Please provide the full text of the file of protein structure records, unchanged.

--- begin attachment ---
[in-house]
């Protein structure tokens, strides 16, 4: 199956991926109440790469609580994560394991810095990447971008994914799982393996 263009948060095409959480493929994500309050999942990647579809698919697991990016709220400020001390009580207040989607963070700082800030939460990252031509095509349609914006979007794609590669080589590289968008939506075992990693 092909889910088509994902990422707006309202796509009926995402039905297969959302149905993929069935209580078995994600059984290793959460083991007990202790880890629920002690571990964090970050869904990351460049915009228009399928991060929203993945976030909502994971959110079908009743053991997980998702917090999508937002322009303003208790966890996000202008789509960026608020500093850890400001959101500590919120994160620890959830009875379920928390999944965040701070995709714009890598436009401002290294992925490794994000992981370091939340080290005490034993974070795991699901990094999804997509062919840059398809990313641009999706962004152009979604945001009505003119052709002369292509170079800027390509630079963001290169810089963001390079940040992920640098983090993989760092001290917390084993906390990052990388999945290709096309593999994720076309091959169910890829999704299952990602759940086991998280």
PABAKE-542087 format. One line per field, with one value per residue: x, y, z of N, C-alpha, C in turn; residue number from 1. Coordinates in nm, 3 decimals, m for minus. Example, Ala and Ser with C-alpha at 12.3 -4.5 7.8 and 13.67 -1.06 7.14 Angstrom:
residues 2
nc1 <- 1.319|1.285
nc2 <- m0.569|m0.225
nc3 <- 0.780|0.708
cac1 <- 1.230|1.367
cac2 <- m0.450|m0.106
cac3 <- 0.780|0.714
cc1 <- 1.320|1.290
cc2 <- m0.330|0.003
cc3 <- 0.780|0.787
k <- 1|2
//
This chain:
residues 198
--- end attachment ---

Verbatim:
[in-house]
């Protein structure tokens, strides 16, 4: 199956991926109440790469609580994560394991810095990447971008994914799982393996 263009948060095409959480493929994500309050999942990647579809698919697991990016709220400020001390009580207040989607963070700082800030939460990252031509095509349609914006979007794609590669080589590289968008939506075992990693 092909889910088509994902990422707006309202796509009926995402039905297969959302149905993929069935209580078995994600059984290793959460083991007990202790880890629920002690571990964090970050869904990351460049915009228009399928991060929203993945976030909502994971959110079908009743053991997980998702917090999508937002322009303003208790966890996000202008789509960026608020500093850890400001959101500590919120994160620890959830009875379920928390999944965040701070995709714009890598436009401002290294992925490794994000992981370091939340080290005490034993974070795991699901990094999804997509062919840059398809990313641009999706962004152009979604945001009505003119052709002369292509170079800027390509630079963001290169810089963001390079940040992920640098983090993989760092001290917390084993906390990052990388999945290709096309593999994720076309091959169910890829999704299952990602759940086991998280």
PABAKE-542087 format. One line per field, with one value per residue: x, y, z of N, C-alpha, C in turn; residue number from 1. Coordinates in nm, 3 decimals, m for minus. Example, Ala and Ser with C-alpha at 12.3 -4.5 7.8 and 13.67 -1.06 7.14 Angstrom:
residues 2
nc1 <- 1.319|1.285
nc2 <- m0.569|m0.225
nc3 <- 0.780|0.708
cac1 <- 1.230|1.367
cac2 <- m0.450|m0.106
cac3 <- 0.780|0.714
cc1 <- 1.320|1.290
cc2 <- m0.330|0.003
cc3 <- 0.780|0.787
k <- 1|2
//
This chain:
residues 198